Hey Mommysavers – do you know how to bargain shop? Do you know how to bargain when you shop? I pick and chose which stores I go to, because I much prefer fixed prices. But, in India I still have to bargain over many things. Rides in an auto-rickshaw. Prices at smaller stores, and vegetable markets. Nearly everything touristy. If you can’t find a price posted anywhere (and often even if you can), then it’s up for haggling.
Have you ever visited somewhere that bargaining was expected? Were you any good at it?
My first experience with bargaining was when I lived in Romania. I went to a bazaar, and probably paid the asking price for everything. We tried a bit of it in Mexico as well, but I still wasn’t a very good haggler.
Now I am getting pretty good. I’ve learned a few tips, from Indian friends, and knowledgeable foreigners (this kind of knowledge comes from experience). If you ever need to bargain a price, here are some tips to consider:
- Know what you’re willing to pay. This is the most important tip. If you know how much you’re willing to pay, it won’t matter if you’ve paid more than someone else. You won’t pay more than it’s worth to you.
- Try to find out about how much it should cost. Discreetly check for a price tag, or do research ahead of time.
- Try to find out about how much it should cost a native. Ask your friends, or if you see someone with the item you want, ask what they paid for it.
- When it comes to actual bargaining, ask how much the item costs. Weigh this against what you’re willing to pay. My sister commented that often she was so surprised that the asking price was less than she expected that she just paid it.
- A standard starting price for a white person buying a touristy souvenir in India is 3 times how much an Indian would pay. You’re going to pay more than an Indian no matter what, so offer half of the asking price.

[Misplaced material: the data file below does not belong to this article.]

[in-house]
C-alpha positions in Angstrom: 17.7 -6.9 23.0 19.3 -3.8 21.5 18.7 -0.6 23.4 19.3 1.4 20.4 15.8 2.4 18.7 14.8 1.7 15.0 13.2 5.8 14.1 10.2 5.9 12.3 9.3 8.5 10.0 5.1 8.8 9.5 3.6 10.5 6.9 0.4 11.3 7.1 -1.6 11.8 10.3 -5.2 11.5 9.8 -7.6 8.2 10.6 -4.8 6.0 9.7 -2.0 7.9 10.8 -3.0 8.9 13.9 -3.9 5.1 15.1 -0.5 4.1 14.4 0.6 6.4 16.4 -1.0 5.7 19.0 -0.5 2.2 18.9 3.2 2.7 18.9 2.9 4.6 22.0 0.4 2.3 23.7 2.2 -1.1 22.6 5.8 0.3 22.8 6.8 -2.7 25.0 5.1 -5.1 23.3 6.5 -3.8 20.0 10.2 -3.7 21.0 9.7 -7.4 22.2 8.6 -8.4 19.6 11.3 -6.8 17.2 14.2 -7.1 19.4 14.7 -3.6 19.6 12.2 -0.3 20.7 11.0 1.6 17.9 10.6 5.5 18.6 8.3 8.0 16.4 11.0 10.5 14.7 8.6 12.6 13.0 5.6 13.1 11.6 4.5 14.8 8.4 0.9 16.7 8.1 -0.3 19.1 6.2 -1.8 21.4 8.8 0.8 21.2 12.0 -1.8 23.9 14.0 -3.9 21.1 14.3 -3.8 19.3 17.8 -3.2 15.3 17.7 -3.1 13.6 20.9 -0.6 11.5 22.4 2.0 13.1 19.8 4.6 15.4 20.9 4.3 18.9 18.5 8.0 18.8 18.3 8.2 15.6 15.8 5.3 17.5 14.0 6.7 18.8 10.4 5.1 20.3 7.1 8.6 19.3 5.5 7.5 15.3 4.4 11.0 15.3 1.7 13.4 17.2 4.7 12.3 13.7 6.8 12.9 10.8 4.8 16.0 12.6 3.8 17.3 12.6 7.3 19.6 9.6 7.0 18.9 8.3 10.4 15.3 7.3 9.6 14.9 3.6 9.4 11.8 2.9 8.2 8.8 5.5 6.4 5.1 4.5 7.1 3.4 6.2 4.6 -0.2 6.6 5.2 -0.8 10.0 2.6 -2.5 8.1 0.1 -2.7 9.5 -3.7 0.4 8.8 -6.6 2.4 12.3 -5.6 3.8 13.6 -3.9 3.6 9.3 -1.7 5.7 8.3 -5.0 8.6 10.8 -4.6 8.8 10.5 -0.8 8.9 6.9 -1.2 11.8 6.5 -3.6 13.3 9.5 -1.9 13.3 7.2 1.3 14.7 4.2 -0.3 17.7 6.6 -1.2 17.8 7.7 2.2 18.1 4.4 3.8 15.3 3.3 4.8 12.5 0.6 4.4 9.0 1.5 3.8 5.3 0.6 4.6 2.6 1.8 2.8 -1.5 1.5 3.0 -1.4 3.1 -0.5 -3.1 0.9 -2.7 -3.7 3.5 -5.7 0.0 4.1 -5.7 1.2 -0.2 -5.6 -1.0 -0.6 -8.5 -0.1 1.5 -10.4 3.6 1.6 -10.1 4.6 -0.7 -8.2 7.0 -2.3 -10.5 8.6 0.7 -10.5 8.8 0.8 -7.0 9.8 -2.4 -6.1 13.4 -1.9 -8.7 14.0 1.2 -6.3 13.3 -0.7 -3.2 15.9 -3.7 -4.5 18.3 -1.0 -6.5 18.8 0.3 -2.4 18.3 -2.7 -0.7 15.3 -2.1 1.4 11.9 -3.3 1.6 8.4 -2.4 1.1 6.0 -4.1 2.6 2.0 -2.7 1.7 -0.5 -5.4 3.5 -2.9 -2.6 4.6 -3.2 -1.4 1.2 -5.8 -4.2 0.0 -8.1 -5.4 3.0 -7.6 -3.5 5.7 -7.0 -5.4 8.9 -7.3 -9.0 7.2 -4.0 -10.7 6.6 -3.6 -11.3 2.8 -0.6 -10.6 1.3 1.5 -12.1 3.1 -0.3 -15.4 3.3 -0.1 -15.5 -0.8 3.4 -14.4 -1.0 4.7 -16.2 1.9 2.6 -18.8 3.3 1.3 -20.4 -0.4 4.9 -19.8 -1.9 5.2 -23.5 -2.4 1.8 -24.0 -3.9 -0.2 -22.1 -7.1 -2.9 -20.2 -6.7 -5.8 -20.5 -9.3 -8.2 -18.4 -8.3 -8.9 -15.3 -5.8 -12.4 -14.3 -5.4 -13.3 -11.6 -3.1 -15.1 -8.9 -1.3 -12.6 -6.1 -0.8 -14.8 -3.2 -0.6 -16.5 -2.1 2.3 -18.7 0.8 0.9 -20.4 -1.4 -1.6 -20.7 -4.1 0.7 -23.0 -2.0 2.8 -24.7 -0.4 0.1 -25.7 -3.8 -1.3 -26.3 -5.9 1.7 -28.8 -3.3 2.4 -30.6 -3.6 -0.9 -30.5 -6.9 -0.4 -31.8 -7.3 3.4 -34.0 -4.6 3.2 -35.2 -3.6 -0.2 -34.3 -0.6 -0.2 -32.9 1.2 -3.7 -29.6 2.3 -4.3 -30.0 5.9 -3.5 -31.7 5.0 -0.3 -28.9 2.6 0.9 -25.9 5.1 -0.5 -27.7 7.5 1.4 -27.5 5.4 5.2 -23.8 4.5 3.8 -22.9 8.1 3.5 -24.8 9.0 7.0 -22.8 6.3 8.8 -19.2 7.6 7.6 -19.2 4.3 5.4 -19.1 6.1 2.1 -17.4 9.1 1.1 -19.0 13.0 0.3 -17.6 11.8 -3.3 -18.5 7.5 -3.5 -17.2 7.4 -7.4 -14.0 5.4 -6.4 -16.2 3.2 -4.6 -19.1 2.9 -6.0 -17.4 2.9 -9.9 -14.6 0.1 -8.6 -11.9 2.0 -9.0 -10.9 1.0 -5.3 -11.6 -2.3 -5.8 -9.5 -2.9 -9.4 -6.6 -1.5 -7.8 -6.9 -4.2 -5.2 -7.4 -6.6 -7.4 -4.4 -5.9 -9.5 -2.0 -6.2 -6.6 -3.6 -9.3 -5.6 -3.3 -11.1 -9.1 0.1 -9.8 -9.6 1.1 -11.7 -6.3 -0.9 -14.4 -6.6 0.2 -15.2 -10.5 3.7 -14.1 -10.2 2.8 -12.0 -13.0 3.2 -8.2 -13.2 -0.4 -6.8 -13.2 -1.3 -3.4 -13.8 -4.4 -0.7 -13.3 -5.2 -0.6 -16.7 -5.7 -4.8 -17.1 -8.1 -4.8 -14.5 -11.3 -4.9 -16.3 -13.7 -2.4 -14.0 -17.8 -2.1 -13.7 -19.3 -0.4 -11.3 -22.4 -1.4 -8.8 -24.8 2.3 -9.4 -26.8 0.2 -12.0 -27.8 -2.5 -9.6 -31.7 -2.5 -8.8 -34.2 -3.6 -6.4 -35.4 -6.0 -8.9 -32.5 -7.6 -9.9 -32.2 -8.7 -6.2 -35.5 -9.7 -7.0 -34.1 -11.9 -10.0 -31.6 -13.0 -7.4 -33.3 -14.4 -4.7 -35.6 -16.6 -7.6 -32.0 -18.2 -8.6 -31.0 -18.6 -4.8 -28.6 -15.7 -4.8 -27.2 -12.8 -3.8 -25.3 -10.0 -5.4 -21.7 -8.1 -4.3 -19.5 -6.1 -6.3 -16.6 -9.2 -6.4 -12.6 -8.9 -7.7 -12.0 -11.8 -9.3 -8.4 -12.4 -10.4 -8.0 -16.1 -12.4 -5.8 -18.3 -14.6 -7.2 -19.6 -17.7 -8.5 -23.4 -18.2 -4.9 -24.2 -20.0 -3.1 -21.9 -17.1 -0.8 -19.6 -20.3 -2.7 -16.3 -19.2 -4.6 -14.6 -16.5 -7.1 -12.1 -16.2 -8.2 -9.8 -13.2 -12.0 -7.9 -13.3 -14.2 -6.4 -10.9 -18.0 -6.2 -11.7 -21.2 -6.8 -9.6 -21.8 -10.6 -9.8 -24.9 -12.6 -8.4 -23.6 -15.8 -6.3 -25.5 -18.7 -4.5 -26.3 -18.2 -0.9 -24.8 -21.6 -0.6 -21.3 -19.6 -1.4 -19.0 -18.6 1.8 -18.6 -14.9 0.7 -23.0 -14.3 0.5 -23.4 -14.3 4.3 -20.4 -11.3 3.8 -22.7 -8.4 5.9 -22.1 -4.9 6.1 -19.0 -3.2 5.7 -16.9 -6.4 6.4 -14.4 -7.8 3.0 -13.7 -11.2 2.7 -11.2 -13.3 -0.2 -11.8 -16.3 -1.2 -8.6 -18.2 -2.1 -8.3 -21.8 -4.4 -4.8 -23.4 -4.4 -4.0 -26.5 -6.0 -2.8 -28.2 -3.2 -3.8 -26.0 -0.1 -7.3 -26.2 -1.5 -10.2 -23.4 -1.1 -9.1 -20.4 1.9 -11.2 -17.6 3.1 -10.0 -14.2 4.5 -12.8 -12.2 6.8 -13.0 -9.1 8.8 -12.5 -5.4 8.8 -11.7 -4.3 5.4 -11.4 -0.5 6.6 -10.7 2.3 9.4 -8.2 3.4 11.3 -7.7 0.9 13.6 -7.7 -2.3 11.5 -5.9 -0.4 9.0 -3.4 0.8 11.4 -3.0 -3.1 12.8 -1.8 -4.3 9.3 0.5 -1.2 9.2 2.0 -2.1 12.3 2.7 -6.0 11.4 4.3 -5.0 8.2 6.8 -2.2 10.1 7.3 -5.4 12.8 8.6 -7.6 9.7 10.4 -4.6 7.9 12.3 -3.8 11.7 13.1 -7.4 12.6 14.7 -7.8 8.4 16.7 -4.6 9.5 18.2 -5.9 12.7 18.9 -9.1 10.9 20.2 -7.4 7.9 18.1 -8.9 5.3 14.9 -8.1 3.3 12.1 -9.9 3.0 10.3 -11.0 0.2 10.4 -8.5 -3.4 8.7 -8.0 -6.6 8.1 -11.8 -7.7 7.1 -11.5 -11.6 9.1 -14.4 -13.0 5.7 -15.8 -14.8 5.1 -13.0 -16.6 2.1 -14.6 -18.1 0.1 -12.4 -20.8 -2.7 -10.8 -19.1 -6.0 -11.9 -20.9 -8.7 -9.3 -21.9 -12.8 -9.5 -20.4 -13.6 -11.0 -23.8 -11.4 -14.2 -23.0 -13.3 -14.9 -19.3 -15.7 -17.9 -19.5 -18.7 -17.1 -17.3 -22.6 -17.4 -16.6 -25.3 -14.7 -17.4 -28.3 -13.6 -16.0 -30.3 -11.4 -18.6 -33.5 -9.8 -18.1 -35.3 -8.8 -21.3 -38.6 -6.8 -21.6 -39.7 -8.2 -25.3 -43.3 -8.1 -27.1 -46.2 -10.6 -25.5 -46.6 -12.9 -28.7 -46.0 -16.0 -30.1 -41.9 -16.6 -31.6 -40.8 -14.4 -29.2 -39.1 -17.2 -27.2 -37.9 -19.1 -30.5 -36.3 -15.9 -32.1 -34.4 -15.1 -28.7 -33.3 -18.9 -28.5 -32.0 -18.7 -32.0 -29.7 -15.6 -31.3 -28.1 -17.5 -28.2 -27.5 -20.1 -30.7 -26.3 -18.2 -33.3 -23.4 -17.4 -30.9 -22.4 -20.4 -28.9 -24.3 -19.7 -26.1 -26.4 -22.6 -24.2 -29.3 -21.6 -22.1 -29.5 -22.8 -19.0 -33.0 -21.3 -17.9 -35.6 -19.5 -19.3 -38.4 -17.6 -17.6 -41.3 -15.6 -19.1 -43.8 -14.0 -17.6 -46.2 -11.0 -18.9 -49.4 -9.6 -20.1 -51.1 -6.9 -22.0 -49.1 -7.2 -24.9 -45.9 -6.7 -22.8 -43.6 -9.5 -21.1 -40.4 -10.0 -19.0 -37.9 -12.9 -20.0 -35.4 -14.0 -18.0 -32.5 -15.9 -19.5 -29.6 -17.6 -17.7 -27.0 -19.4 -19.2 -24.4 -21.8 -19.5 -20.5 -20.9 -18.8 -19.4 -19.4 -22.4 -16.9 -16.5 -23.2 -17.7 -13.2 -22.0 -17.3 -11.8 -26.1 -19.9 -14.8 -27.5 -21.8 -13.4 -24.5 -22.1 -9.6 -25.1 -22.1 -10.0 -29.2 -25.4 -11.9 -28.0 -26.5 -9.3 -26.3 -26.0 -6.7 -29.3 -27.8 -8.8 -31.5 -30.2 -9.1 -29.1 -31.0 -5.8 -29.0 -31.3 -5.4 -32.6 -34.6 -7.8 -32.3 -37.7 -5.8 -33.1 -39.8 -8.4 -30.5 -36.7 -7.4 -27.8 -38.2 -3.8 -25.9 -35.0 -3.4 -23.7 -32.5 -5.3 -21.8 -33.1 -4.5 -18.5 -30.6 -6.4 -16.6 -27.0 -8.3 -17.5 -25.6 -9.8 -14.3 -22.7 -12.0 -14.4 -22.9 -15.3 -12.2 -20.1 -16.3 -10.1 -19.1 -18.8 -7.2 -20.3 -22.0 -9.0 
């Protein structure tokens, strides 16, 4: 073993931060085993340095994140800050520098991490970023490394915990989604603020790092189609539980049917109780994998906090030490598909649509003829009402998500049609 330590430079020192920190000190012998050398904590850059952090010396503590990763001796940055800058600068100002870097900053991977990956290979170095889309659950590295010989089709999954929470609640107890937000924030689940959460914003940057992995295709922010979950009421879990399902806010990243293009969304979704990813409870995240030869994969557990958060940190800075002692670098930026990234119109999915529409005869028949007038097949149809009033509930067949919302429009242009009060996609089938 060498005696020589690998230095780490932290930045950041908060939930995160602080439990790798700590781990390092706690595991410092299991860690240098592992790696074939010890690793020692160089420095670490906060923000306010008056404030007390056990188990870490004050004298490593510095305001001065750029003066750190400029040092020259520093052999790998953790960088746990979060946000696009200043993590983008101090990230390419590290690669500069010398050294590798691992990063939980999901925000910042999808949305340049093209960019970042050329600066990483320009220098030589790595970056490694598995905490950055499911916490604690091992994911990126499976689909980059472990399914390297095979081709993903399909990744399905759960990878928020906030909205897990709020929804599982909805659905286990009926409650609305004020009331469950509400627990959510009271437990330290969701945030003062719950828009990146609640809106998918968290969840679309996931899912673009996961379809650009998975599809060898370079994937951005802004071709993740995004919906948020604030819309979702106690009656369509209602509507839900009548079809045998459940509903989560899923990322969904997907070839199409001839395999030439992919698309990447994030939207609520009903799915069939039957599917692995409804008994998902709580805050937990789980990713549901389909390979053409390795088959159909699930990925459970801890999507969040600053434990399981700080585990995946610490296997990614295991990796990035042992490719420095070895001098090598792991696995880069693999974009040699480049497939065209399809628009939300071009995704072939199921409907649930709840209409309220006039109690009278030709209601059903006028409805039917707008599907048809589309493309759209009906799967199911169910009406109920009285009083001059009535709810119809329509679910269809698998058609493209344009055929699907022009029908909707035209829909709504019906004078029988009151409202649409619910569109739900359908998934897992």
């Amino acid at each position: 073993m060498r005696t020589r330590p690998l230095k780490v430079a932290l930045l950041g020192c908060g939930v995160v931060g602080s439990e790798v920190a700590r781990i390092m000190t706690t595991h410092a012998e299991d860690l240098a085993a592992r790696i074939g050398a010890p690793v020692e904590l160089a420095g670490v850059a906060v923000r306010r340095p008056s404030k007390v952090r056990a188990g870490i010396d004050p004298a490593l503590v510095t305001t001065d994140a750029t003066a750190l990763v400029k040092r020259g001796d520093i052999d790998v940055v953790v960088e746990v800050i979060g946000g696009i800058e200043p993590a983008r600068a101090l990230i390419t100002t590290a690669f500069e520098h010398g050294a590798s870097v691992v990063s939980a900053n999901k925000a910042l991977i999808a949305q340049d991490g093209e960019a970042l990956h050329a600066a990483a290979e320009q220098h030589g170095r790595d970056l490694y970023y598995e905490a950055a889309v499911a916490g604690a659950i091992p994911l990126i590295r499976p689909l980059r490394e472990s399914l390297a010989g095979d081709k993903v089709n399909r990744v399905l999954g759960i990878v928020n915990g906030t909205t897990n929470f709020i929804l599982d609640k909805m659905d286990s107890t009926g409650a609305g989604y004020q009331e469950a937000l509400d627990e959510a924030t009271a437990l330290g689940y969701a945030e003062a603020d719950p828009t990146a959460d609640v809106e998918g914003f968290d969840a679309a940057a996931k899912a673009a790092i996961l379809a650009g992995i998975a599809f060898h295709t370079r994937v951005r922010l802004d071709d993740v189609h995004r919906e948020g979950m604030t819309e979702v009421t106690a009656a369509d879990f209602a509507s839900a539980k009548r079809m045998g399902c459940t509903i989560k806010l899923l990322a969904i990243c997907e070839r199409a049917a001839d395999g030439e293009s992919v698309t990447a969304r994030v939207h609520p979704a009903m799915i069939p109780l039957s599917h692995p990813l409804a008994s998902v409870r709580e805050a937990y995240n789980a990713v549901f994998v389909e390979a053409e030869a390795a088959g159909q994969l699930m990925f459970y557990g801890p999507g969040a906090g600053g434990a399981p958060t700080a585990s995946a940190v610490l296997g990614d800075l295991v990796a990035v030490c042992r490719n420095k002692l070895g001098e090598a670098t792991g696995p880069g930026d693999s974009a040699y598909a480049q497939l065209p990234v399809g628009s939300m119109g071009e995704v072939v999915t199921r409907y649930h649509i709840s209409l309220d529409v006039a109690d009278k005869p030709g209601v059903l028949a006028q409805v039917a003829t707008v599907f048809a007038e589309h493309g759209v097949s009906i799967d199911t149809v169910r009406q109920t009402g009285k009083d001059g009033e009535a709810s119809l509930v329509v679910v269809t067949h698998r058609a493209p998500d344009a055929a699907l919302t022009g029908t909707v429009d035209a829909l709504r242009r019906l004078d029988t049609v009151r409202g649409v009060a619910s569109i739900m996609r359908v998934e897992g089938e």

- Continue to negotiate until an agreement is reached. Don’t go above the price you’re willing to pay.
- If you want more than one of an item you can offer to buy two at a reduced price.
- Walking away is a valid negotiating technique. Even if you really are intended to walk away, chances are lower prices will be hollered at you as you leave.
- It’s pretty unlikely you’re buying a unique souvenir. Most shops sell the exact same stuff, so if you find someone unwilling to negotiate, or trying to charge you more than you’re willing to pay, move on.
- You can always come back if you can’t find an item at a lower price.
A Tale of Two Autos
We first saw one of these cute little auto-rickshaw toys in a market outside Mysore Palace – the second most visited tourist attraction in India. We have two young children who both love to play with cars and ride in autos, so I asked how much it was. Rs. 200 ($4). Yikes. $4 for a piece of made in China junk? No, thanks. We kept walking. The salesman followed us all the way through the market calling out lower prices as he went. By the time we got to the parking lot he’d talking himself down to 90 rupees, so I turned around and offered 50 and ended up paying 70.
When we got to the car, the kids were already fighting over their new toy as they showed it to the driver. He asked how much we paid for it. (I hate when Indians ask how much I paid for something because my answer is always followed by an eyeroll and tsking.) So we asked him how much he would have paid for it. “20 rupees,” he answered. We told him how much we’d paid and sent him back to the market to buy another one. We gave him 50 rupees and told him he could keep the change if he got it for less. He spent 40 rupees and got us another autorickshaw. Somehow, even though we have two, the kids still fight over them.